Perhaps it is the long cold winters I spend up here in eastern Washington, but the grouch in me has returned. It’s been a while, but like a broken record, I’m placing Oregon’s offense inconsistencies once again on Mario Cristobal’s shoulders.
Having not been kind to Cristobal in the way he had handled the Oregon offense with the uber-talented Justin Herbert under center, Herbert’s recent accolade of being named the NFL’s rookie of the year was the icing on the cake to a position I’ve held…
Cristobal cost Herbert the NFL’s number one draft pick.
Now before people get all upset with me for putting down Mario, I will once again reiterate what I’ve said several times before. I love everything that Cristobal has done with the Oregon football Program except for how he’s handled the offense. I love the leadership, energy, recruiting, “family” atmosphere, DC hires, etc.. I just don’t like how he’s been so stubbornly lackluster when it comes to the offense.
He’s so enamored with his pet position, offensive line, that it seems his first priority is to establish dominance in the trenches rather than putting points on the board. Quite simply, he’d rather play tough than smart. That might have been how one of his former schools, Alabama, won a decade ago, but not today.
Alabama is now a high-flying offensive juggernaut (remember those days Oregon fans?), not the once conservative ball-control offense that was complimented by a suffocating defense. Simply put, Mario needs to get with the times. The SEC used to hardly ever produce NFL caliber quarterbacks compared to the Pac-10/12, but those days are long gone. After all, the two QB’s picked ahead of Herbert hailed from the SEC.
Had Herbert’s play been complemented with competent offensive coaching during his junior and senior seasons, had he been “coached up,” rather than “coached down,” I believe he would have been the sure-fire No. 1 draft pick in the 2020 NFL Draft. His stats, while very good, would have been gaudy. Aside from stats, his physical tools, arm, size, and mobility are all at the elite NFL level.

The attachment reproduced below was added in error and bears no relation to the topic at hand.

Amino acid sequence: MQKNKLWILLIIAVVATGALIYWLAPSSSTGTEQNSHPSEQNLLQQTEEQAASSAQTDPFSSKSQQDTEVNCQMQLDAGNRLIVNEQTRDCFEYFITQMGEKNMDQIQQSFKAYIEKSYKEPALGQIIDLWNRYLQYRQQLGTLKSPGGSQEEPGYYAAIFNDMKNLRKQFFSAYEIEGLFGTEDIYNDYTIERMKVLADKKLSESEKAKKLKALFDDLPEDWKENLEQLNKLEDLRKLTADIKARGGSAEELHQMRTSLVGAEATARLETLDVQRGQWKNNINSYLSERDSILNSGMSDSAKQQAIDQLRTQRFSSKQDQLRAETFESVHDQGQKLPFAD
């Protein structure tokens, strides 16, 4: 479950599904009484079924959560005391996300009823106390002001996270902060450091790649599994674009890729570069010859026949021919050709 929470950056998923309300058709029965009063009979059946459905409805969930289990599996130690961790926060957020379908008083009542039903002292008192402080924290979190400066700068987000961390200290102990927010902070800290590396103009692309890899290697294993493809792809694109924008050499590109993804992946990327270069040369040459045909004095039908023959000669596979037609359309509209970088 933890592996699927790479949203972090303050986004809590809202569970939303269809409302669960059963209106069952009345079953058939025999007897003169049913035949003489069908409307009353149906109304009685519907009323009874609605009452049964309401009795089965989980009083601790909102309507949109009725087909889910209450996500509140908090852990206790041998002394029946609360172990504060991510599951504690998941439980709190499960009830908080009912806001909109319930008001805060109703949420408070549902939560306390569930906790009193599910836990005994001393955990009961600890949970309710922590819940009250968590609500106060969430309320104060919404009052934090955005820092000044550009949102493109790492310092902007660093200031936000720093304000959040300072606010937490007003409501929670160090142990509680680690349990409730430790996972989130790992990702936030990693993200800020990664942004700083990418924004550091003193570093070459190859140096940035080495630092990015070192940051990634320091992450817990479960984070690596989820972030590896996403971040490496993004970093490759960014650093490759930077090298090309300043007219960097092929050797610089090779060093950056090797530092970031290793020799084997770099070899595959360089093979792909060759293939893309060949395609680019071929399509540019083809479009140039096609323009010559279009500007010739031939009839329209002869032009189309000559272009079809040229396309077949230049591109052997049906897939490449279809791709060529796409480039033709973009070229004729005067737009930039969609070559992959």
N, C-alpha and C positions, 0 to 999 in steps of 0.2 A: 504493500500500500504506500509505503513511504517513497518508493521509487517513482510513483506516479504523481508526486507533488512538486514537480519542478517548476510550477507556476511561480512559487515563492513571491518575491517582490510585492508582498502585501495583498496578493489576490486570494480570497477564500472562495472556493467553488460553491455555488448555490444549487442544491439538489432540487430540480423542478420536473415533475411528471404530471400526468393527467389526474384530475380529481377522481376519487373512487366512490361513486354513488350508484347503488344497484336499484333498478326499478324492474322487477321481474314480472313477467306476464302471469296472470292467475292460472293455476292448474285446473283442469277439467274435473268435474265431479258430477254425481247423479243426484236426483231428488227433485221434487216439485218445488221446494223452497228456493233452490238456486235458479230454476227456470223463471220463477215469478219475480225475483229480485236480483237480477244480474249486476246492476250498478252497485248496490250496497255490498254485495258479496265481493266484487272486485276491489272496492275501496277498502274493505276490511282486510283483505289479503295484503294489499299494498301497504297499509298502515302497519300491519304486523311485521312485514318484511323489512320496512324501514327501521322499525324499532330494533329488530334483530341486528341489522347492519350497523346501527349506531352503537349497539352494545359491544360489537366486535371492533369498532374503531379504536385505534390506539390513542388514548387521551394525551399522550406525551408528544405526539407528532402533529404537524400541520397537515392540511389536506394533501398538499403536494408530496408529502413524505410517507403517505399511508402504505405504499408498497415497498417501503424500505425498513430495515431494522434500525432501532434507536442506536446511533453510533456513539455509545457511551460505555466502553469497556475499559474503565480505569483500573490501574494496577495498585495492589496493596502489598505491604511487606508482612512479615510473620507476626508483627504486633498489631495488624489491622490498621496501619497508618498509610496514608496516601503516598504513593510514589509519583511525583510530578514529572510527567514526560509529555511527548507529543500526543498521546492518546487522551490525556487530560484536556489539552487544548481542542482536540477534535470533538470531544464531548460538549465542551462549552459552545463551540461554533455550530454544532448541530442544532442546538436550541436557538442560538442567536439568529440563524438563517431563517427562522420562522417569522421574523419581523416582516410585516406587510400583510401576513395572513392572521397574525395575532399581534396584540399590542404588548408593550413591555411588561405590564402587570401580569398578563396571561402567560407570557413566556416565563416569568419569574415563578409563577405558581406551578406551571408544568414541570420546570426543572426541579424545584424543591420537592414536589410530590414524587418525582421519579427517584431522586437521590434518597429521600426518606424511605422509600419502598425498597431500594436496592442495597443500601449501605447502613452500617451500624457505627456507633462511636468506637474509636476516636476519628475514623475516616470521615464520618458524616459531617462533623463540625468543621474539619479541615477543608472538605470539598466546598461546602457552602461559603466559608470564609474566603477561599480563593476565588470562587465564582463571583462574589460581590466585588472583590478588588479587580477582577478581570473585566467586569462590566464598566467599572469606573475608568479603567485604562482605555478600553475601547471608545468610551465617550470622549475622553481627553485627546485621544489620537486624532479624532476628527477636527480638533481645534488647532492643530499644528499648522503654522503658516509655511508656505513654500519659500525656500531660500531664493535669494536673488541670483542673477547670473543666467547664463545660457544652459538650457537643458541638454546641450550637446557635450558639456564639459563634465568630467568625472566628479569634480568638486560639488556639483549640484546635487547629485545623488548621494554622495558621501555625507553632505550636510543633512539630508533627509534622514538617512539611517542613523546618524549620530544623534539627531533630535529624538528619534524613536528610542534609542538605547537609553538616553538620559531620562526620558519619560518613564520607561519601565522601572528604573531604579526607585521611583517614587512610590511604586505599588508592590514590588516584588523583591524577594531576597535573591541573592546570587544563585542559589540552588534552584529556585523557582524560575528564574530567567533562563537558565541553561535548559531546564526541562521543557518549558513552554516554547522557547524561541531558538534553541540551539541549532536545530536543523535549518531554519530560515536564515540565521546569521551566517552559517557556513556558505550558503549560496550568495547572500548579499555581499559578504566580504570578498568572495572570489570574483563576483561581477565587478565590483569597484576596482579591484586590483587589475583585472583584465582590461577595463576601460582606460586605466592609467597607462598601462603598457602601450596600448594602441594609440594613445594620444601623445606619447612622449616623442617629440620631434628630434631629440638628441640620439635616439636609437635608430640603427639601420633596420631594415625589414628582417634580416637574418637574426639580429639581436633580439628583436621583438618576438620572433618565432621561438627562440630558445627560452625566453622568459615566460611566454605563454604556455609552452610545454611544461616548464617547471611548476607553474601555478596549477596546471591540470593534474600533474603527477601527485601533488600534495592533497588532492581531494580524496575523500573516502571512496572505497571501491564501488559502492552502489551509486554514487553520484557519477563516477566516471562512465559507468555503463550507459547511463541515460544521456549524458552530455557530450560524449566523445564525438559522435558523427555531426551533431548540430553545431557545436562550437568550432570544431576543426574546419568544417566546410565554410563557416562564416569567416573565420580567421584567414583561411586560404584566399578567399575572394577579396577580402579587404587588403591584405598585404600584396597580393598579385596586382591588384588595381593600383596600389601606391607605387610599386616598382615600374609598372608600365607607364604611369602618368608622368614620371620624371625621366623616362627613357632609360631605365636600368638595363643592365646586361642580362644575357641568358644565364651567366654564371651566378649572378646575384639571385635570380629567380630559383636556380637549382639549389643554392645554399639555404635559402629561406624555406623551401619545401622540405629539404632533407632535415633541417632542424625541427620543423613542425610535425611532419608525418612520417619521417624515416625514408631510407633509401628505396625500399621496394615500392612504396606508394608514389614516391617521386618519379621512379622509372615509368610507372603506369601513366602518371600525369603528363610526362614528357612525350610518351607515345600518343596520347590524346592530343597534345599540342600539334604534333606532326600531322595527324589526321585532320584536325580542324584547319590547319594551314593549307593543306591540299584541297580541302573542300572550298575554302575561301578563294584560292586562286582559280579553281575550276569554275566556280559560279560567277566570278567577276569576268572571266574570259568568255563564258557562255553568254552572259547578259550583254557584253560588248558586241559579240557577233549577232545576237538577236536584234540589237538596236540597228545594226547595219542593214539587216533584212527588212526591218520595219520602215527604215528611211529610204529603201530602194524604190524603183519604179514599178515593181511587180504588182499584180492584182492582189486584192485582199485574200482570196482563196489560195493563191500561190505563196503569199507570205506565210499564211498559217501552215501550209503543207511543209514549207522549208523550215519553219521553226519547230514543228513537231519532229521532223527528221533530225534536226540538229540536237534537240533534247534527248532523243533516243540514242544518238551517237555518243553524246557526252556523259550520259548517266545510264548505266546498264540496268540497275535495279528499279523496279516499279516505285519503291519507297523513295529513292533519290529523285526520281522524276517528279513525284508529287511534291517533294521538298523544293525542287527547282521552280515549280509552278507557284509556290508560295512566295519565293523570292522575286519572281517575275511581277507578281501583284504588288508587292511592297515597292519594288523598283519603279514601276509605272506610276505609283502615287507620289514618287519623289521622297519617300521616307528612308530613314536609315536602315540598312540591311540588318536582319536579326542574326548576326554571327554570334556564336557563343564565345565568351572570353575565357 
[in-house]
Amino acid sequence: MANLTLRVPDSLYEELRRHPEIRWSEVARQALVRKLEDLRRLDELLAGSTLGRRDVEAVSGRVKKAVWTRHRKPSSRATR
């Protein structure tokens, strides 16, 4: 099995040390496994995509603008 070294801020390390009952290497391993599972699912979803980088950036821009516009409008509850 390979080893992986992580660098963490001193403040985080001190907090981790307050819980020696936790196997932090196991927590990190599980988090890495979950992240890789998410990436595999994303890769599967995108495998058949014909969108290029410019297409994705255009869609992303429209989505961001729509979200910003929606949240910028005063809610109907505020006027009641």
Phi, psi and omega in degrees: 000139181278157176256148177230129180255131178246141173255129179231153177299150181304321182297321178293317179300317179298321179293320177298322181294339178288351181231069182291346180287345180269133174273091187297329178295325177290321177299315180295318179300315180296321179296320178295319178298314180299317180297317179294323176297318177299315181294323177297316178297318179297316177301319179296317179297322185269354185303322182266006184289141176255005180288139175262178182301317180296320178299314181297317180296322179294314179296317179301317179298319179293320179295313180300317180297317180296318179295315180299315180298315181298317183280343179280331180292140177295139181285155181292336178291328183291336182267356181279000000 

Lucky for Herbert, in being drafted at No. 6, he went to the Chargers and not the Bengals. The Chargers are the better team and organization, as well as his childhood dream team.
I’ve harped on this topic long and hard, and I’ll continue to do so. It’s so obvious to all, casual fans, hardcore fans, college football analysts, etc., that Oregon’s offense has become unimaginative, boring, and easy to defend.
Please Mario, in the same vain you let your defensive coordinators have free reign to coach as they please, we beg you to do the same with the Oregon offense. Let Joe Moorhead have complete freedom to gobble up as many yards and score as many points as possible. Stop lining up in that dang pistol formation on 4th and 1. and speaking of the pistol, go ahead and ditch that disaster altogether.
I’m hoping new defensive coordinator Tim DeRuyter will have Mario’s ear for a moment, and say, “Hey Mario, I couldn’t wait to play you guys and your mediocre offense. The conservative nature, the predictability, and overall ineptness made it such a joy.“
Again Cristobal, look at what your mentor (arguably college football’s best coach ever) is doing at Alabama. If he can change, so can you.
Top photo credit: Eugene Johnson
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Darren Perkins is a sales professional and 1997 Oregon graduate. After finishing school, he escaped the rain and moved to sunny Southern California where he studied screenwriting for two years at UCLA. Darren grew up in Eugene and in 1980, at the tender age of five, he attended his first Oregon football game. His lasting memory from that experience was an enthusiastic Don Essig announcing to the crowd: “Reggie Ogburn, completes a pass to… Reggie Ogburn.” Captivated by such a thrilling play, Darren’s been hooked on Oregon football ever since. Currently living in Spokane, Darren enjoys flaunting his yellow and green superiority complex over friends and family in Cougar country.
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